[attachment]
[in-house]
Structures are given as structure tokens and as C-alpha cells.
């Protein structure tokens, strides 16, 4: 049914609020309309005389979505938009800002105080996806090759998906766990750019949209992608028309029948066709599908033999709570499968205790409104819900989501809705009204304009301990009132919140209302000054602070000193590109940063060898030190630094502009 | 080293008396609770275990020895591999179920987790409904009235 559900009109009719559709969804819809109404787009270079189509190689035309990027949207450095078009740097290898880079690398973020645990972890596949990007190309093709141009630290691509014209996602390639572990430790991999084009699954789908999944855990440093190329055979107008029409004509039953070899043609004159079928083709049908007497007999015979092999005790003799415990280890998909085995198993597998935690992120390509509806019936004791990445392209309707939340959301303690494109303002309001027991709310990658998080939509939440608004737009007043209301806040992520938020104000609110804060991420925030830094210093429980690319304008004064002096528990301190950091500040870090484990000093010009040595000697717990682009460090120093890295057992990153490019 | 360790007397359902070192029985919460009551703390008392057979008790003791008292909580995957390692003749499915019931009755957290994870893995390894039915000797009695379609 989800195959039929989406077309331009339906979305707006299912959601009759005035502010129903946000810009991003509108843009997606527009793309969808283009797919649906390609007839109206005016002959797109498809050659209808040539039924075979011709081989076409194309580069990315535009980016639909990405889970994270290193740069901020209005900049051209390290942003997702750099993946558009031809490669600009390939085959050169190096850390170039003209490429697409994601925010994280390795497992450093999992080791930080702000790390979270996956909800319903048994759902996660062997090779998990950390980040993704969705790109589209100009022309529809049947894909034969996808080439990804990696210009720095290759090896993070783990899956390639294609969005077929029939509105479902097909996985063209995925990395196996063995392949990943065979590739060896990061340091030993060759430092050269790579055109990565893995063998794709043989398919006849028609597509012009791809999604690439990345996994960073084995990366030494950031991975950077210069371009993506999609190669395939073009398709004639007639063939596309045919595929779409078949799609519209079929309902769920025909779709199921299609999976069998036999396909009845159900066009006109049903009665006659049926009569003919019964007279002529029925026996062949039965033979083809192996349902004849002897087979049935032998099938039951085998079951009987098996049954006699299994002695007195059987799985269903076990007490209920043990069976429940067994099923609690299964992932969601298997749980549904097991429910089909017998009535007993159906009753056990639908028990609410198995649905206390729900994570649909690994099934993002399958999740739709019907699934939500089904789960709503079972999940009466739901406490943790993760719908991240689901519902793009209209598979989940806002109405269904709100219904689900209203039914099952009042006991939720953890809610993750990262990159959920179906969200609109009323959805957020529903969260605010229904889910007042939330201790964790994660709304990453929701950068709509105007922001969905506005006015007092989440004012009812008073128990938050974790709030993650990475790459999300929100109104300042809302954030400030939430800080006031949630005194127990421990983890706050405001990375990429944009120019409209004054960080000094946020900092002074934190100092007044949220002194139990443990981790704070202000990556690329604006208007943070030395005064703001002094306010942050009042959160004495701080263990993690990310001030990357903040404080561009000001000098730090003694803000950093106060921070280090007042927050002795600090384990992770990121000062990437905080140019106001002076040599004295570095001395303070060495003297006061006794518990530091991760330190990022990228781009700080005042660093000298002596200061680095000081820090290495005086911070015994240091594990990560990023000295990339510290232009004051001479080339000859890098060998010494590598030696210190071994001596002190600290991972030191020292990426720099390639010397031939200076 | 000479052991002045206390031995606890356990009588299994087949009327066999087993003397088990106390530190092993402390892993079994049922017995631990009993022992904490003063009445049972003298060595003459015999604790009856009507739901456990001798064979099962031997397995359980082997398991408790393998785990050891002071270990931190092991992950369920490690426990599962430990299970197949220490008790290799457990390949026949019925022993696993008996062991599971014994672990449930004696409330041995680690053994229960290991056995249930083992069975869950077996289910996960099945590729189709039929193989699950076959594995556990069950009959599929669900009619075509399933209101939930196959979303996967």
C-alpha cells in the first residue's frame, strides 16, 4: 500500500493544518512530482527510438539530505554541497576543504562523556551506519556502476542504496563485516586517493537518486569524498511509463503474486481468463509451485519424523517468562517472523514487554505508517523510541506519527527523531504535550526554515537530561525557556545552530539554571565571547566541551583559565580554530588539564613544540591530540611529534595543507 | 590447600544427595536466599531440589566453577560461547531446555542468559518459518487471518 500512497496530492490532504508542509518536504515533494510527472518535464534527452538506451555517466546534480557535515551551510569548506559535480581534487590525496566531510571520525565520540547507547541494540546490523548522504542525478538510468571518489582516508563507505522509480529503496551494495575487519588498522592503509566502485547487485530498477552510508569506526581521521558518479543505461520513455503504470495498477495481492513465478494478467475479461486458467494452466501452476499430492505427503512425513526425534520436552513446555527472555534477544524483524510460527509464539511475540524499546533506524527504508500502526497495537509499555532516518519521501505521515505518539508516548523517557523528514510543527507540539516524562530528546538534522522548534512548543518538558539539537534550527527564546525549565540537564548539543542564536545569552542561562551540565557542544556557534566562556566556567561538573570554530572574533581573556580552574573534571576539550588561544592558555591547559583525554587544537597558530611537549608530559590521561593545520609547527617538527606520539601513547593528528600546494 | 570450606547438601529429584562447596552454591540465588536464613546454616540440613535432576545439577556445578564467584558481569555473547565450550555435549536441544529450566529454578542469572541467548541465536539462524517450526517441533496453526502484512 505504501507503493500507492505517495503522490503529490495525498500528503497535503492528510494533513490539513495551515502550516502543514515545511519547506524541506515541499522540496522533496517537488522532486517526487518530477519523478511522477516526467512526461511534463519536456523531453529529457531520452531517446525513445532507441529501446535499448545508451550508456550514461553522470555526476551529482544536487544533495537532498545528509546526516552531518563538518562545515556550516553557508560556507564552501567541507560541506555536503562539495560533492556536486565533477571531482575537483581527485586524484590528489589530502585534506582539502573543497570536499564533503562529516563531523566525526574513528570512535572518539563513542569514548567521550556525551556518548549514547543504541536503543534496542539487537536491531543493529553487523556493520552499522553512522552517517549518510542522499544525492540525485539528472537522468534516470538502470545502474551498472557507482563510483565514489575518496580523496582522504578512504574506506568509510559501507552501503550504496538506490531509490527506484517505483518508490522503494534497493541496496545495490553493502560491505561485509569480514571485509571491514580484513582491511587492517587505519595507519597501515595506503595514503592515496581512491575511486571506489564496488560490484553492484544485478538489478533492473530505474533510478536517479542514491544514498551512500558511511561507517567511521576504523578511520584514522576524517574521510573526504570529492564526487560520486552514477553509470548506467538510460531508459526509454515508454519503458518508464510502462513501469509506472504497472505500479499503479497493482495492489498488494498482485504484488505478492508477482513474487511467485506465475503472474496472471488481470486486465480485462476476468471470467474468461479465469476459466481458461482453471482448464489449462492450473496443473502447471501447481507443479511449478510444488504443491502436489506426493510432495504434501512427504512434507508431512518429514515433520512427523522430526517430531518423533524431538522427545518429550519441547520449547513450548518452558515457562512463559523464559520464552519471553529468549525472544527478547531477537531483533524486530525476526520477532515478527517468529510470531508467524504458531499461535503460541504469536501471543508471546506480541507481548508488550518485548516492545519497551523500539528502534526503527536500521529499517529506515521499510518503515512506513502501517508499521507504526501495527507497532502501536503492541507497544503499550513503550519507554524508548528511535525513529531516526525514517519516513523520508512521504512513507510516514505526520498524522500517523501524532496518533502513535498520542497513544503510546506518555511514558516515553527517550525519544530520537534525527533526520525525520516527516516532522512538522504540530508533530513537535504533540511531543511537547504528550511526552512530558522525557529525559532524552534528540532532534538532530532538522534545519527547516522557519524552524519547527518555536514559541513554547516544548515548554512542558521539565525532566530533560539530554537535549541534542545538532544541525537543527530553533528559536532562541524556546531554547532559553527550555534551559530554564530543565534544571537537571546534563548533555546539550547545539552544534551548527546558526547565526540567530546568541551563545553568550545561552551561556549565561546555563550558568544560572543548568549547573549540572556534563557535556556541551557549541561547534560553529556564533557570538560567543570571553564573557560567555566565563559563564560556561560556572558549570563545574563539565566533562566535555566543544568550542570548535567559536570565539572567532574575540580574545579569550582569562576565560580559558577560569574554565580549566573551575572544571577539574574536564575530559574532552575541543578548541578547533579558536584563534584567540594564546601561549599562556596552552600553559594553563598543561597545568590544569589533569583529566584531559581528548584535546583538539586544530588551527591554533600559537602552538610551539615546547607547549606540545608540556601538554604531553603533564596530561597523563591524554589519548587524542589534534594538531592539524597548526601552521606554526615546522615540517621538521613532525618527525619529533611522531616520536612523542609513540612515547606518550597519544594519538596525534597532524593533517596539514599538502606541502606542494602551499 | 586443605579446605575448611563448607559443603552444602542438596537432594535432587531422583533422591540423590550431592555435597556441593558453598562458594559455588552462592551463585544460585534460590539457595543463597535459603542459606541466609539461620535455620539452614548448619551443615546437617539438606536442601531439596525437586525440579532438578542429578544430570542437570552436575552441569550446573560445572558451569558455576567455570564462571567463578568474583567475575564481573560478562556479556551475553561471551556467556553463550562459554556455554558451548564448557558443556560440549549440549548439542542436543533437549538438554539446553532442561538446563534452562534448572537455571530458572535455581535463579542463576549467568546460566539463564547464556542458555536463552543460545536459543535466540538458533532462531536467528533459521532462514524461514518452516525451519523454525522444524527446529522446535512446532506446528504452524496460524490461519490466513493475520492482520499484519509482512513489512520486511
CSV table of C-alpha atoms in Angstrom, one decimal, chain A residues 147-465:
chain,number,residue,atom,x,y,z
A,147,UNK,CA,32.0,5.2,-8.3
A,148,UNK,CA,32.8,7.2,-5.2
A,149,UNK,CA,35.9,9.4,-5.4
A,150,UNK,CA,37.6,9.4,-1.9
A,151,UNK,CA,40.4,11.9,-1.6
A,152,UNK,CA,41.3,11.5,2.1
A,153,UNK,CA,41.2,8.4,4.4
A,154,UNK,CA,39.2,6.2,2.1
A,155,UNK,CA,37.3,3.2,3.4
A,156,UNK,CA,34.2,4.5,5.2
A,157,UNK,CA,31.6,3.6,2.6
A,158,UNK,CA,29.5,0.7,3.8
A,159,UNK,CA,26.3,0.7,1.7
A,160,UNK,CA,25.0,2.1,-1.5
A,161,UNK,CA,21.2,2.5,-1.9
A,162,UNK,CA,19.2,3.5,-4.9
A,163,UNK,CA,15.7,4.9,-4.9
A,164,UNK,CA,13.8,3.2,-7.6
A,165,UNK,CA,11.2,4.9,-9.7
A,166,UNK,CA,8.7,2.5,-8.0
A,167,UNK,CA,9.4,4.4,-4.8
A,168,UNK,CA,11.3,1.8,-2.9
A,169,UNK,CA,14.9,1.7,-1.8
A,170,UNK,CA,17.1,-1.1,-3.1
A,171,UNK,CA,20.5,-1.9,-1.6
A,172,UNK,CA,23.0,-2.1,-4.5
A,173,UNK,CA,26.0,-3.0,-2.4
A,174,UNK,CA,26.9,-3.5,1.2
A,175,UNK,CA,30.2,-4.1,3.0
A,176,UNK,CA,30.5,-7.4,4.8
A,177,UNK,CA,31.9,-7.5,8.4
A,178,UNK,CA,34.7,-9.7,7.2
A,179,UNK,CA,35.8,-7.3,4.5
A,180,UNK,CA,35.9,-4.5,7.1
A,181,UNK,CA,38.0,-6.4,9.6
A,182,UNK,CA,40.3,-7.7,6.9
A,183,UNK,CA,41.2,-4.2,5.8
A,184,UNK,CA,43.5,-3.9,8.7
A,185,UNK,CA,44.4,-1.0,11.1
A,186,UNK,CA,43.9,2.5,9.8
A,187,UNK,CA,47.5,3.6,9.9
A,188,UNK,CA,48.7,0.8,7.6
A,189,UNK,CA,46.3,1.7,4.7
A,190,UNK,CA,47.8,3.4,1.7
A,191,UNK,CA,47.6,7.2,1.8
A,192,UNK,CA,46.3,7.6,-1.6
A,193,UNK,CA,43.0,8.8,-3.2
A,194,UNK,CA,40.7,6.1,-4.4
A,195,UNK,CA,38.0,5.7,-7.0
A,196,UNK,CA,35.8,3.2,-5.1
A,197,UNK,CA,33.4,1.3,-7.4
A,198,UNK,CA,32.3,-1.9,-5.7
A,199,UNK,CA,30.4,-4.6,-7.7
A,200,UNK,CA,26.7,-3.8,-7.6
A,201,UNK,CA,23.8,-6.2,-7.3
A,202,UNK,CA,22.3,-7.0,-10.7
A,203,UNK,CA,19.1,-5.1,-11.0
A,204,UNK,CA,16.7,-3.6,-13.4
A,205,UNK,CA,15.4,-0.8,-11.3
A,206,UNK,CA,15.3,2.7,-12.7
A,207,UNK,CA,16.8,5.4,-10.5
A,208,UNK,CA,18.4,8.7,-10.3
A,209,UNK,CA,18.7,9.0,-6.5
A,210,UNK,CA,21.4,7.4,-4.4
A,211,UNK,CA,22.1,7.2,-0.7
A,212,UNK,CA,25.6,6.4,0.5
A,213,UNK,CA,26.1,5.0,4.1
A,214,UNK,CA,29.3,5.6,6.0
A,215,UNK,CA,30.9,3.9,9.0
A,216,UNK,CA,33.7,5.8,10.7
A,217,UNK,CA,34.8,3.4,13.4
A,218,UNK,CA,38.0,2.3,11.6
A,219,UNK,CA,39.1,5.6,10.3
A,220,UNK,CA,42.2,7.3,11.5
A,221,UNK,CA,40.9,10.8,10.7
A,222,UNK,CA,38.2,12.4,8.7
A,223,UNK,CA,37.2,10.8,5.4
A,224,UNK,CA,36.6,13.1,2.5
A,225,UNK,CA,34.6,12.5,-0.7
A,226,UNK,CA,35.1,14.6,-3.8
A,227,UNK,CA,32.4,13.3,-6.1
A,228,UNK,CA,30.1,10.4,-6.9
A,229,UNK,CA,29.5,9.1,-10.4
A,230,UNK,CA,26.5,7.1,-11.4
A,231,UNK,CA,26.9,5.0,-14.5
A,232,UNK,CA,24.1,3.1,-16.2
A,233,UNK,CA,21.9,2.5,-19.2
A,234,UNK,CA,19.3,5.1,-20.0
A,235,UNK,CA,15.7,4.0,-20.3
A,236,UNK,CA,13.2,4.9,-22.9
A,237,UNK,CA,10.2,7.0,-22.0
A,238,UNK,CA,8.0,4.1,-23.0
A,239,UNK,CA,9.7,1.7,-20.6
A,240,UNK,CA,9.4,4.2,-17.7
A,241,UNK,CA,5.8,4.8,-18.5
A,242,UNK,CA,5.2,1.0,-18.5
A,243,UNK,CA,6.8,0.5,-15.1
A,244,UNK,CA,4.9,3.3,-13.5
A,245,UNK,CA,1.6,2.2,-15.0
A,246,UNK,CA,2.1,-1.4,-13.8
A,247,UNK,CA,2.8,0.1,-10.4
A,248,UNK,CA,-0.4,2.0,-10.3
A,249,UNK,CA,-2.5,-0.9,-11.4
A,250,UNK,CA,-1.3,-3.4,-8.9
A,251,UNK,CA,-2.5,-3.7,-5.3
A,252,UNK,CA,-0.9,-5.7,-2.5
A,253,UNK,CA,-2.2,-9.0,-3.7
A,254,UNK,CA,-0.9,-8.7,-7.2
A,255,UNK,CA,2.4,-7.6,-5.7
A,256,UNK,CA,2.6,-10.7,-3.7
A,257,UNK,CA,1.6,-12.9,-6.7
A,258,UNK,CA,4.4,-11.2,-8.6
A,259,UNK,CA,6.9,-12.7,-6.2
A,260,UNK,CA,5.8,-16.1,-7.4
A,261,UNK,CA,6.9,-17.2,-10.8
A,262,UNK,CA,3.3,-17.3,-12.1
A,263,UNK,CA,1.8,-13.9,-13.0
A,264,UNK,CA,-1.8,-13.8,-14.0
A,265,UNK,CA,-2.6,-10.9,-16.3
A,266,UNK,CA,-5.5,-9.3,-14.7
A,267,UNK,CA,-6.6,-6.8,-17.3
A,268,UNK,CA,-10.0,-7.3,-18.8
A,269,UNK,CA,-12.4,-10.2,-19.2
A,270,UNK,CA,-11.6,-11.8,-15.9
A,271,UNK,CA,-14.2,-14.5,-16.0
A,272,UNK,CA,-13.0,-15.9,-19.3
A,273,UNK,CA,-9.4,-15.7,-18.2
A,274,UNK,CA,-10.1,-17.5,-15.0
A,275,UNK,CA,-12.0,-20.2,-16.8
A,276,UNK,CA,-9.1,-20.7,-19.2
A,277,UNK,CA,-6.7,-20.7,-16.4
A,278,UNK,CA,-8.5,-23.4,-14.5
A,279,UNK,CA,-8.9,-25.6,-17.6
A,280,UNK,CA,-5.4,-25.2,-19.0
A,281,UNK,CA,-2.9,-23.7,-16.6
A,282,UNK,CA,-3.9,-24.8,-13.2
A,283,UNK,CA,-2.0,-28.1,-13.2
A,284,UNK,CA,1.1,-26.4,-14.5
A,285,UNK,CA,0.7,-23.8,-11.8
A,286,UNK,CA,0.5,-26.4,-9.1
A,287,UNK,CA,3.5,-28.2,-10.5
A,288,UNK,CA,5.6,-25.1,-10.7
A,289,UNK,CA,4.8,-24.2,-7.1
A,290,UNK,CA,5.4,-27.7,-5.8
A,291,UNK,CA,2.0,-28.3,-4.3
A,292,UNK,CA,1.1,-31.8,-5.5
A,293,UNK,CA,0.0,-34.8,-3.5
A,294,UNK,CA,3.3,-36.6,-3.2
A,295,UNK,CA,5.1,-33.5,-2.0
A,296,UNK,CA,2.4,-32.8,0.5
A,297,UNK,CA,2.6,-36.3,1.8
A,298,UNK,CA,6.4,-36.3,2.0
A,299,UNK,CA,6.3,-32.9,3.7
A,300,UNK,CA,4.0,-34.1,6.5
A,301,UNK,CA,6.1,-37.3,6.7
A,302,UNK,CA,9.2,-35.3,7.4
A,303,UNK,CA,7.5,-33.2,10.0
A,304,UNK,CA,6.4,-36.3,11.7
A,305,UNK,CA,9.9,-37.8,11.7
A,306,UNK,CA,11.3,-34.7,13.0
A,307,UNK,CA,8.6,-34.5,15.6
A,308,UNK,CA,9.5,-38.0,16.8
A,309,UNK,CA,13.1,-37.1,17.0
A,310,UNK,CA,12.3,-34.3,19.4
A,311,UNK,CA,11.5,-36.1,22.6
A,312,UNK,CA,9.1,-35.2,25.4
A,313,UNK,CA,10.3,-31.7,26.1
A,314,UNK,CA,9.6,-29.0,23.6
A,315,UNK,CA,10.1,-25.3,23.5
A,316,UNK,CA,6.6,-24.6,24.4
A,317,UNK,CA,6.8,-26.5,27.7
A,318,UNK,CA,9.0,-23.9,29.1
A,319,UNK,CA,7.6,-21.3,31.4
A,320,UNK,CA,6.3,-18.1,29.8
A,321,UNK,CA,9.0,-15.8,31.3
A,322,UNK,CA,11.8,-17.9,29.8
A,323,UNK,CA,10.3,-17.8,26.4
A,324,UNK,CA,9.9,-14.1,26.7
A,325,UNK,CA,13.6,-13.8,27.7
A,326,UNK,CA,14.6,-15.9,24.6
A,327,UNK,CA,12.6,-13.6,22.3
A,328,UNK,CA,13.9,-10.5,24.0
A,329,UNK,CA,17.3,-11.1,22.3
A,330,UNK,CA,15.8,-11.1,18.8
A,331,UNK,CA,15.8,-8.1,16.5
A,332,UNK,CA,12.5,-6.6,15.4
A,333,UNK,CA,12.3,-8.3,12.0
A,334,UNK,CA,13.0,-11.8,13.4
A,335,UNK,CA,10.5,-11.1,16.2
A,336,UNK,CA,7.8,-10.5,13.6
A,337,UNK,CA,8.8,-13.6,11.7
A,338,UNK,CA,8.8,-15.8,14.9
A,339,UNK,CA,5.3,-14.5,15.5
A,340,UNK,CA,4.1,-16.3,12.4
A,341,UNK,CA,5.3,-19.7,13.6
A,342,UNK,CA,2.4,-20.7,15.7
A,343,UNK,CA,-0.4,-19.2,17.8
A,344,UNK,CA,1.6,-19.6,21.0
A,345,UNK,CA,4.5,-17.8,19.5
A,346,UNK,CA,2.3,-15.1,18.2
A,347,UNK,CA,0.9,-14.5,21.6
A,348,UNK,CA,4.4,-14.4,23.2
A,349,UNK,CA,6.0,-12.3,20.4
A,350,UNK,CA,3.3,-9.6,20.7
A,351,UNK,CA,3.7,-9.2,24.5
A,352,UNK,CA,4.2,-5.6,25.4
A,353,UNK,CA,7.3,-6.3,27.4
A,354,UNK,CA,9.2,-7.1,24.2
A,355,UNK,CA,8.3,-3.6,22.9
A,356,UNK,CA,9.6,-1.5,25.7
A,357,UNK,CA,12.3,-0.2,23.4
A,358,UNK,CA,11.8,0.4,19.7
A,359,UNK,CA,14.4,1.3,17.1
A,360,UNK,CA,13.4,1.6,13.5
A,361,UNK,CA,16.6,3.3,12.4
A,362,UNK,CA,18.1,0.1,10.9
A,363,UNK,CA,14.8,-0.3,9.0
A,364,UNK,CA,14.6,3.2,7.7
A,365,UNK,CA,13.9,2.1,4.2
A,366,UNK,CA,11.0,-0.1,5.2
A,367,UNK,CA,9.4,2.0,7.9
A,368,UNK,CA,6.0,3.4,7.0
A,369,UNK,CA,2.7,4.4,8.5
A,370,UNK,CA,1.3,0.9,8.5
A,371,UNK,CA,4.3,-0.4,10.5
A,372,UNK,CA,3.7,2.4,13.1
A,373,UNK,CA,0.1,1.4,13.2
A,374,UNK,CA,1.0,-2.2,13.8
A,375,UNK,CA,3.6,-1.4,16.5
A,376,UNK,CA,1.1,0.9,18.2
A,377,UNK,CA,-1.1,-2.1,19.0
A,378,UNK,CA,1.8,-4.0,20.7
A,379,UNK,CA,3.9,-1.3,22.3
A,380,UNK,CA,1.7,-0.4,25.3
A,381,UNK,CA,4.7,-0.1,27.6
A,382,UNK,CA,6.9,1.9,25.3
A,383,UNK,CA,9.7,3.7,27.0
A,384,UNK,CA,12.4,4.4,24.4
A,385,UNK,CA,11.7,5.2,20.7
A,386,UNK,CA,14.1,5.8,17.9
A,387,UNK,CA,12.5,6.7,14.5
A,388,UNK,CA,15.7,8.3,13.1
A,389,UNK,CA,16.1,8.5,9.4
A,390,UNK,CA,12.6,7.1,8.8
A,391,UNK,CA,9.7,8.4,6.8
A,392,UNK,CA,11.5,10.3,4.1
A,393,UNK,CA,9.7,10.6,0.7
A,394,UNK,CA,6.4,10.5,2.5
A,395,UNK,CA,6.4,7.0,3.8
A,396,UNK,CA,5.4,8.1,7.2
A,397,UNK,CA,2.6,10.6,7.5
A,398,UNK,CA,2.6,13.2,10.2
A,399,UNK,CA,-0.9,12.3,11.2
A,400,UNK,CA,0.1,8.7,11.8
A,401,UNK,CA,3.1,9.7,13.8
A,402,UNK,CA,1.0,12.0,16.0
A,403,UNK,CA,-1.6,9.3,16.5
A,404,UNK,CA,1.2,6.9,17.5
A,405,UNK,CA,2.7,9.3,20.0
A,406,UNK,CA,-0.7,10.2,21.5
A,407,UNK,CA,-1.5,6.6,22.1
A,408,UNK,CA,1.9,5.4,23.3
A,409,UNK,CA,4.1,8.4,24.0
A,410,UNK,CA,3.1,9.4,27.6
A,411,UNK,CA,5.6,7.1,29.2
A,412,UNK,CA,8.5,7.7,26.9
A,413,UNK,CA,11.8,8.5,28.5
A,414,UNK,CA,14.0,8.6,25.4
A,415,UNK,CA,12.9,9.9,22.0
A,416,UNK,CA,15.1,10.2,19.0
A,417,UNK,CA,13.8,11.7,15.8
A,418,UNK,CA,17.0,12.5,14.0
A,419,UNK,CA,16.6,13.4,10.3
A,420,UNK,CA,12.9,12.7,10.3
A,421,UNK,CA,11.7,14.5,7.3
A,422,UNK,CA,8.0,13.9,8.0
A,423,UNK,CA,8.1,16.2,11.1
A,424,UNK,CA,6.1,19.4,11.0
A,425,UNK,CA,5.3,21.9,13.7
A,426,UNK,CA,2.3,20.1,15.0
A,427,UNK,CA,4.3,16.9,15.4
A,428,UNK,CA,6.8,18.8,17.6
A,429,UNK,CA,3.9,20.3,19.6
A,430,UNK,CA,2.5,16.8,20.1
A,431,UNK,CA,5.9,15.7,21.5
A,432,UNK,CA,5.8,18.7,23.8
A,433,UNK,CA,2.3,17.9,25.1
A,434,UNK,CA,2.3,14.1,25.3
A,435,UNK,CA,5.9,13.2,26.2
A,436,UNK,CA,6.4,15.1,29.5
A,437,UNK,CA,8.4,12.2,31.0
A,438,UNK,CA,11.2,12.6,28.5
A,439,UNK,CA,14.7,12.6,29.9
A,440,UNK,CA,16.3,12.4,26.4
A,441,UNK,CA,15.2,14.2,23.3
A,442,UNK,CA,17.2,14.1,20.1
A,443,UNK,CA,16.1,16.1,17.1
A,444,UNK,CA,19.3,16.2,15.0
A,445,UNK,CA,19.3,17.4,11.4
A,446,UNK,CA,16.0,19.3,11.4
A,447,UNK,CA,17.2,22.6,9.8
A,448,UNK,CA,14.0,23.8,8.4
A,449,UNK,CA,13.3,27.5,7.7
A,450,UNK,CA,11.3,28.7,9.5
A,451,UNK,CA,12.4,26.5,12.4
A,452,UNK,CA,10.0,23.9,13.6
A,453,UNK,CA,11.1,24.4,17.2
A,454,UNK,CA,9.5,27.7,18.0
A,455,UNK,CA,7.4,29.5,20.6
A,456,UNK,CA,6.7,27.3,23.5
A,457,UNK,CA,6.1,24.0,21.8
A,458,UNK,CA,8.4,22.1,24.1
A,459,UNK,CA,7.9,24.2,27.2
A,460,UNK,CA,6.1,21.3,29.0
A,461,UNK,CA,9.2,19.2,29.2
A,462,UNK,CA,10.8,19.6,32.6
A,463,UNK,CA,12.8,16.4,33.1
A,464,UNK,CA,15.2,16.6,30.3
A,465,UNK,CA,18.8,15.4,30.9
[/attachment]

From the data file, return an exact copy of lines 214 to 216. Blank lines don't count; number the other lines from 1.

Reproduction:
A,354,UNK,CA,9.2,-7.1,24.2
A,355,UNK,CA,8.3,-3.6,22.9
A,356,UNK,CA,9.6,-1.5,25.7